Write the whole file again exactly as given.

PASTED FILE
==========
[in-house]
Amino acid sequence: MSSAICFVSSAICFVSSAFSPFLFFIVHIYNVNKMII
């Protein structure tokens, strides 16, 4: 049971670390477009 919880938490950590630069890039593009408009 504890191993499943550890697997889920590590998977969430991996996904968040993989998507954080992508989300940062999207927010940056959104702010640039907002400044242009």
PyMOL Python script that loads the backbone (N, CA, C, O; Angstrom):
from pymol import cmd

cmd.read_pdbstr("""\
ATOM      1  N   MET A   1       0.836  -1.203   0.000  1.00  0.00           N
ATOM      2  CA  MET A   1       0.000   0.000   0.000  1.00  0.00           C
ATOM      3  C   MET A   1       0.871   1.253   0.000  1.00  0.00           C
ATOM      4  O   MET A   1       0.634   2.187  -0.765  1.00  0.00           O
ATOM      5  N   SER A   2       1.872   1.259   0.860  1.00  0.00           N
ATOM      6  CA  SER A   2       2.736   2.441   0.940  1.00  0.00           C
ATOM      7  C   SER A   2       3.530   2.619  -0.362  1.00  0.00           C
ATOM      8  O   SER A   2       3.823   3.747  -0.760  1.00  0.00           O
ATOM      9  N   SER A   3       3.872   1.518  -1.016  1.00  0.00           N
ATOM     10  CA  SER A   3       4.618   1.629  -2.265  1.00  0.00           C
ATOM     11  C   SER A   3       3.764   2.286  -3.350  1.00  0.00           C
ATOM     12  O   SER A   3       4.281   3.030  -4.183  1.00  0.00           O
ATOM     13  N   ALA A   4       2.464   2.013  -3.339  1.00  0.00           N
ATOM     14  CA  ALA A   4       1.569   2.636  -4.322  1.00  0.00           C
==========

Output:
[in-house]
Amino acid sequence: MSSAICFVSSAICFVSSAFSPFLFFIVHIYNVNKMII
């Protein structure tokens, strides 16, 4: 049971670390477009 919880938490950590630069890039593009408009 504890191993499943550890697997889920590590998977969430991996996904968040993989998507954080992508989300940062999207927010940056959104702010640039907002400044242009």
PyMOL Python script that loads the backbone (N, CA, C, O; Angstrom):
from pymol import cmd

cmd.read_pdbstr("""\
ATOM      1  N   MET A   1       0.836  -1.203   0.000  1.00  0.00           N
ATOM      2  CA  MET A   1       0.000   0.000   0.000  1.00  0.00           C
ATOM      3  C   MET A   1       0.871   1.253   0.000  1.00  0.00           C
ATOM      4  O   MET A   1       0.634   2.187  -0.765  1.00  0.00           O
ATOM      5  N   SER A   2       1.872   1.259   0.860  1.00  0.00           N
ATOM      6  CA  SER A   2       2.736   2.441   0.940  1.00  0.00           C
ATOM      7  C   SER A   2       3.530   2.619  -0.362  1.00  0.00           C
ATOM      8  O   SER A   2       3.823   3.747  -0.760  1.00  0.00           O
ATOM      9  N   SER A   3       3.872   1.518  -1.016  1.00  0.00           N
ATOM     10  CA  SER A   3       4.618   1.629  -2.265  1.00  0.00           C
ATOM     11  C   SER A   3       3.764   2.286  -3.350  1.00  0.00           C
ATOM     12  O   SER A   3       4.281   3.030  -4.183  1.00  0.00           O
ATOM     13  N   ALA A   4       2.464   2.013  -3.339  1.00  0.00           N
ATOM     14  CA  ALA A   4       1.569   2.636  -4.322  1.00  0.00           C